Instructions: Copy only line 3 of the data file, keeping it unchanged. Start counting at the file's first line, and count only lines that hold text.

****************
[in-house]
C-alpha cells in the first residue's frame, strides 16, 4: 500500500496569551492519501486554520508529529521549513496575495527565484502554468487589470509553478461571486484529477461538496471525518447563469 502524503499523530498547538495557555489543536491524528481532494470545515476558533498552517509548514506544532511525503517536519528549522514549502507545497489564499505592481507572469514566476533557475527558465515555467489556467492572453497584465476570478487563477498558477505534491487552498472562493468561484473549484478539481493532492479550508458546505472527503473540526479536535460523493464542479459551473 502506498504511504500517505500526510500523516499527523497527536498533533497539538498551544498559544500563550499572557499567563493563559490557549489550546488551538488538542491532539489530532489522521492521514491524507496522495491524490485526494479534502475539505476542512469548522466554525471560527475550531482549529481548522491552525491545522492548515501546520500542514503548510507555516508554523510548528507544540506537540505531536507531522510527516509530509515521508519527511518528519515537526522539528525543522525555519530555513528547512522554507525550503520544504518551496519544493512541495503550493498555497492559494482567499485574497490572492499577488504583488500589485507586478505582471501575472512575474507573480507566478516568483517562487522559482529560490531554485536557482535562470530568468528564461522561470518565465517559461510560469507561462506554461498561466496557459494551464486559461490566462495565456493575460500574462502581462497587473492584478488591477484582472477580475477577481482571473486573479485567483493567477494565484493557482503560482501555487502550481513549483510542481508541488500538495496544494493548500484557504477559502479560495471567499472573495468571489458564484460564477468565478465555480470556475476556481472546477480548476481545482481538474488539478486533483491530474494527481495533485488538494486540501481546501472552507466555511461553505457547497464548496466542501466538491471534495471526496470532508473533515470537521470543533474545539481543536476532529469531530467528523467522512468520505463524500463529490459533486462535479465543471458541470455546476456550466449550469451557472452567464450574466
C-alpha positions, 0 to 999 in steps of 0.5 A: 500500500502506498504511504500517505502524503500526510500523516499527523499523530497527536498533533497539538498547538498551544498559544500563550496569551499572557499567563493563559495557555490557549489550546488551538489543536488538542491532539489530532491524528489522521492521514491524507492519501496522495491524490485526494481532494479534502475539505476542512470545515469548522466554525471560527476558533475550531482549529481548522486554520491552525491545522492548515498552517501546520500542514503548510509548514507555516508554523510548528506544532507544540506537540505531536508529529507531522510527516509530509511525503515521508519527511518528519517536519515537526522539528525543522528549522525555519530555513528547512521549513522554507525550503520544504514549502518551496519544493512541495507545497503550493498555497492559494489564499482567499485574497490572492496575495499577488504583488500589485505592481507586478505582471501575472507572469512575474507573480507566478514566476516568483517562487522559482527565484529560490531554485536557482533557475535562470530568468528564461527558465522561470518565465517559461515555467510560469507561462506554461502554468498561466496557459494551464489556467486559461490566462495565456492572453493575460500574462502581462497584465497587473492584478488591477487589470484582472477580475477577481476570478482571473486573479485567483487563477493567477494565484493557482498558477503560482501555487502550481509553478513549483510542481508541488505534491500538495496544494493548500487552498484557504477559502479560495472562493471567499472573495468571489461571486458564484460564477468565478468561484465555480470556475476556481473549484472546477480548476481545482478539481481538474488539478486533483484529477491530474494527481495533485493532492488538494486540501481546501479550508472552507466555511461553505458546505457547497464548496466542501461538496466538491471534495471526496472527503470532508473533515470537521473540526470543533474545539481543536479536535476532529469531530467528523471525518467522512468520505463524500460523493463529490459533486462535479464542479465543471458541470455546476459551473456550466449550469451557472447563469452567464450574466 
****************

C-alpha positions, 0 to 999 in steps of 0.5 A: 500500500502506498504511504500517505502524503500526510500523516499527523499523530497527536498533533497539538498547538498551544498559544500563550496569551499572557499567563493563559495557555490557549489550546488551538489543536488538542491532539489530532491524528489522521492521514491524507492519501496522495491524490485526494481532494479534502475539505476542512470545515469548522466554525471560527476558533475550531482549529481548522486554520491552525491545522492548515498552517501546520500542514503548510509548514507555516508554523510548528506544532507544540506537540505531536508529529507531522510527516509530509511525503515521508519527511518528519517536519515537526522539528525543522528549522525555519530555513528547512521549513522554507525550503520544504514549502518551496519544493512541495507545497503550493498555497492559494489564499482567499485574497490572492496575495499577488504583488500589485505592481507586478505582471501575472507572469512575474507573480507566478514566476516568483517562487522559482527565484529560490531554485536557482533557475535562470530568468528564461527558465522561470518565465517559461515555467510560469507561462506554461502554468498561466496557459494551464489556467486559461490566462495565456492572453493575460500574462502581462497584465497587473492584478488591477487589470484582472477580475477577481476570478482571473486573479485567483487563477493567477494565484493557482498558477503560482501555487502550481509553478513549483510542481508541488505534491500538495496544494493548500487552498484557504477559502479560495472562493471567499472573495468571489461571486458564484460564477468565478468561484465555480470556475476556481473549484472546477480548476481545482478539481481538474488539478486533483484529477491530474494527481495533485493532492488538494486540501481546501479550508472552507466555511461553505458546505457547497464548496466542501461538496466538491471534495471526496472527503470532508473533515470537521473540526470543533474545539481543536479536535476532529469531530467528523471525518467522512468520505463524500460523493463529490459533486462535479464542479465543471458541470455546476459551473456550466449550469451557472447563469452567464450574466 